Inspiration is a critical part of the creative process of photography. We should always be open-minded to anything that we find interesting. The internet and social media such as Facebook, Instagram, Pinterest, Twitter, DeviantArt, and others, can help photographers find new inspiration. No matter what you watch or follow in the evening hours, be open to new sources of inspiration and be ready to absorb new ideas.

Try to see the work of others as a lesson to be learned. Stop and think about what you like about what you see. Maybe even save it. But never copy. Simply take in what you like and save it for later. You can then process it in your own way. 

How to Cultivate Joy from Photography and Evolve as a Photographer
Photoshoot inspired by a television series.
Nikon D750, Nikon 50mm f/1,4 AF-S NIKKOR G, 1/80s, f/2.8, ISO 400, focal length 50mm.

Don’t watch or follow things you don’t like. It’s counterproductive. If you actively follow photography that you consider bad, you are hindering your own growth. Comparing yourself to something you find inferior is pointless. You already know what you don’t like about your own work and can take the steps to change it. However, finding fault in others’ work won’t help you in any way. For this reason, follow photography that you consider better than yours. Never compare it to your photography, but rather hold on to everything you like about it.

Let yourself be inspired by other artistic mediums: painting, music, film, literature, knitting… You can later process it in your own way, as a photographer. You can let yourself be inspired by different experiences, whether they are beautiful evenings, a happy gathering, an interesting event, but also bad days or unpleasant experiences. Inspiration can be melancholic. It is often hidden in negative experiences. Here the inspiration can be very powerful but there is a price to be paid. All you have to do is leave your home and have a look around you. Everything you see can be the start of a creative idea if you look hard enough.

How to Cultivate Joy from Photography and Evolve as a Photographer
Photography inspired by a specific psychological state and a negative online environment.
Nikon D750, Nikkor 105mm Ai-S f/2.5, 1/125s, f/2.8 (approx.), ISO 650, focal length 105mm.

Listen to your instincts

What exactly does it mean to follow your instincts? How can you follow your instincts, despite grumblings such as: “I should do this, I have to do that…I need to finish this….It would be better like this….And what will people think?”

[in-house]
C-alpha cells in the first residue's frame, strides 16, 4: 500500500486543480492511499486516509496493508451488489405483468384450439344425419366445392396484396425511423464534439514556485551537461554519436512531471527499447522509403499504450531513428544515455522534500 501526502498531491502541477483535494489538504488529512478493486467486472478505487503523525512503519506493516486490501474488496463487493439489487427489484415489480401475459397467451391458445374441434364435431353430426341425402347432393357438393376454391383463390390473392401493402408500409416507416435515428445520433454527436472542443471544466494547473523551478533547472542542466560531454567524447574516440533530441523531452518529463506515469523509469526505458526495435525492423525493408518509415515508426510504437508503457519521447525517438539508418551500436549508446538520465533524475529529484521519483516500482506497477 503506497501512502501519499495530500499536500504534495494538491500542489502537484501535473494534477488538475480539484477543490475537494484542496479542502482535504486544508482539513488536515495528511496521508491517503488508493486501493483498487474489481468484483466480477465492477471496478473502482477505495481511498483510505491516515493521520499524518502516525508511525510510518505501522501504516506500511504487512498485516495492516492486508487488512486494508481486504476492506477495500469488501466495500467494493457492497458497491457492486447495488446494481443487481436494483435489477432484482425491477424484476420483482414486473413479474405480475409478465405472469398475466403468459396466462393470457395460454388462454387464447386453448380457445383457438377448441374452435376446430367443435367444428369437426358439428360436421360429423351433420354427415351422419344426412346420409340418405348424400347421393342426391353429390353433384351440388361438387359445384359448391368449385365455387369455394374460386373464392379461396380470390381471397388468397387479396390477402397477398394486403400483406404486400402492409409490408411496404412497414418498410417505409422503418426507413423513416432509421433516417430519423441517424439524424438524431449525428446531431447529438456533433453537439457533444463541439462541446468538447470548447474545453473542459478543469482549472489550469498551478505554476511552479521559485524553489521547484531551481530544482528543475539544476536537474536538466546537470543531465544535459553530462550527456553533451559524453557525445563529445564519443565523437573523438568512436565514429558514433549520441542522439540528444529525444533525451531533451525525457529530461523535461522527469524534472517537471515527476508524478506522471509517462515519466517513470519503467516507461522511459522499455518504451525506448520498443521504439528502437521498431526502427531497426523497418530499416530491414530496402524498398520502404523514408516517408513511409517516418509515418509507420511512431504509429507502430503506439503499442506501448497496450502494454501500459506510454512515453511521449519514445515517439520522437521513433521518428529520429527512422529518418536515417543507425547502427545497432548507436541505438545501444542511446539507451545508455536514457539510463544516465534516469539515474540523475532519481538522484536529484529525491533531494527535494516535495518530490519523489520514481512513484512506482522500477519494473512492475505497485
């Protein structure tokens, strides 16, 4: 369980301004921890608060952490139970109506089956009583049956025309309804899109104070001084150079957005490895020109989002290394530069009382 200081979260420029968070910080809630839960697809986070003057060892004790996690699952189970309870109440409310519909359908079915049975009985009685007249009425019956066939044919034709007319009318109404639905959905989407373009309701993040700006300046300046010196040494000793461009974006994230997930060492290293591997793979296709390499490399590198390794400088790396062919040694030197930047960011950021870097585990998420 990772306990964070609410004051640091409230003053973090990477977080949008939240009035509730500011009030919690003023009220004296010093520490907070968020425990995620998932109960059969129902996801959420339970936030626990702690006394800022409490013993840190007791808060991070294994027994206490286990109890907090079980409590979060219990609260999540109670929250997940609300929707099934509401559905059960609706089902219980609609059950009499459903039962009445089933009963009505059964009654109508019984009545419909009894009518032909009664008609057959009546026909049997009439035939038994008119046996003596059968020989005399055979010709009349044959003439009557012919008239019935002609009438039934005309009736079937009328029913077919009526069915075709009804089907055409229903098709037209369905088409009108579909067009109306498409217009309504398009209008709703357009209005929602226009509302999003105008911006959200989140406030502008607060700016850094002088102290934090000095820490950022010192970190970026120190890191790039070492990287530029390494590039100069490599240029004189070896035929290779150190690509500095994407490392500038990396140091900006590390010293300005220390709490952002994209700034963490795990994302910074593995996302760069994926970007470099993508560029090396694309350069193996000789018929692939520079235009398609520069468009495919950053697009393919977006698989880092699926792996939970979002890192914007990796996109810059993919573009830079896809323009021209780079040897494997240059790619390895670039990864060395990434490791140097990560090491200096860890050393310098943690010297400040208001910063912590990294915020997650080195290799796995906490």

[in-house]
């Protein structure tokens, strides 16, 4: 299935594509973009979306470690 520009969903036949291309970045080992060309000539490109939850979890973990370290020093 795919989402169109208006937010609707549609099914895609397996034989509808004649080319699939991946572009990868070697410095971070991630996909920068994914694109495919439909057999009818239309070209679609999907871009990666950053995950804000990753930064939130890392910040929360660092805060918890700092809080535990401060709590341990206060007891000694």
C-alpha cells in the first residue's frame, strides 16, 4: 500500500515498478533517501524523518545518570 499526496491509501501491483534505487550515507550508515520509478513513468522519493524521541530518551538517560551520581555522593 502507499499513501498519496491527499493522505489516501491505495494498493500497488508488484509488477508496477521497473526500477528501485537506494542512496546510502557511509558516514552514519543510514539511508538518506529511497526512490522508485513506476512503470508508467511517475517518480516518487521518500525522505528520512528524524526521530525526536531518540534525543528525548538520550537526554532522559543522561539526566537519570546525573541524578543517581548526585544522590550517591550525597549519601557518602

Instinct is a type of gut reaction that doesn’t always make sense, but comes from inside you. It is not influenced by outside factors. Your instincts will tell you that if you plan to go out today, it may be a good idea to bring your camera along. That is instinct. Everything that follows this simple impulse is secondary: “But I’ve already got my shoes on…I would need to find my camera battery… I don’t want to change my lens…Maybe I’ll just take it on my mobile phone, nobody cares about my photography anyway…

Your instincts won’t always help you make the right decision, but they are the one thing that is truly yours. And the fact that it may lead you astray from time to time is a sign that you are a normal person that can make mistakes and misjudge something. No one is perfect. 

How to Cultivate Joy from Photography and Evolve as a Photographer
My instincts told me to bring my camera to this event. My instincts were right. Though I was scraping mud off my camera for the next month, it was worth it.
Nikon D750, Nikon 50mm f/1,4 AF-S NIKKOR G, 1/1600s, f/1.8, ISO 200, focal length 50mm.

Whether it’s the decision to bring your camera along with you on a walk, bring a flash with you for a photoshoot, photograph a particular model in a particular location, or heading out at 5 am to take pictures of the sunrise…learn to listen to your instincts and don’t be upset if you are lead astray. Learning from your mistakes is a valuable lesson too.

In closing

Human beings are very complicated individuals that function in different ways. But we share one thing in common. When something is wrong, it can almost always be fixed. And it’s important to acknowledge when you are searching for something. It isn’t incompetence on our part nor does it mean we are doing something wrong. It is a sign that change is necessary, some self-reflection, a step back, or a step forward.

Artists often get stuck. It isn’t always easy to create art. When you do photography or any other art form, you throw your whole self into it, which can be draining. And yes, photographers are artists. You are artists and simply doing what you love can be physically, mentally, and emotionally exhausting. Don’t be afraid to acknowledge when something is not right. You’ll soon be able to find your new path, take a break, and listen to your inner voice. You’ll soon be able to throw yourself into your photography once again with renewed energy!

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AuthorZdenka Povolen

I haven’t been a photographer for long, but I certainly love taking photos. I like creating atmosphere in my photographs and adding emotion. I think it’s important that a photo has substance. I predominantly photograph people, often in costumes, sometimes nudes, and photographic storytelling series. I value effective communication and a pleasant atmosphere in my photoshoot. I like to use practical effects such as smoke, fire, sparks, light, or movement of cloth and fabric. I know that I still have a lot to learn, but that will come with 20 years of experience under my belt. I believe in lifelong self-improvement.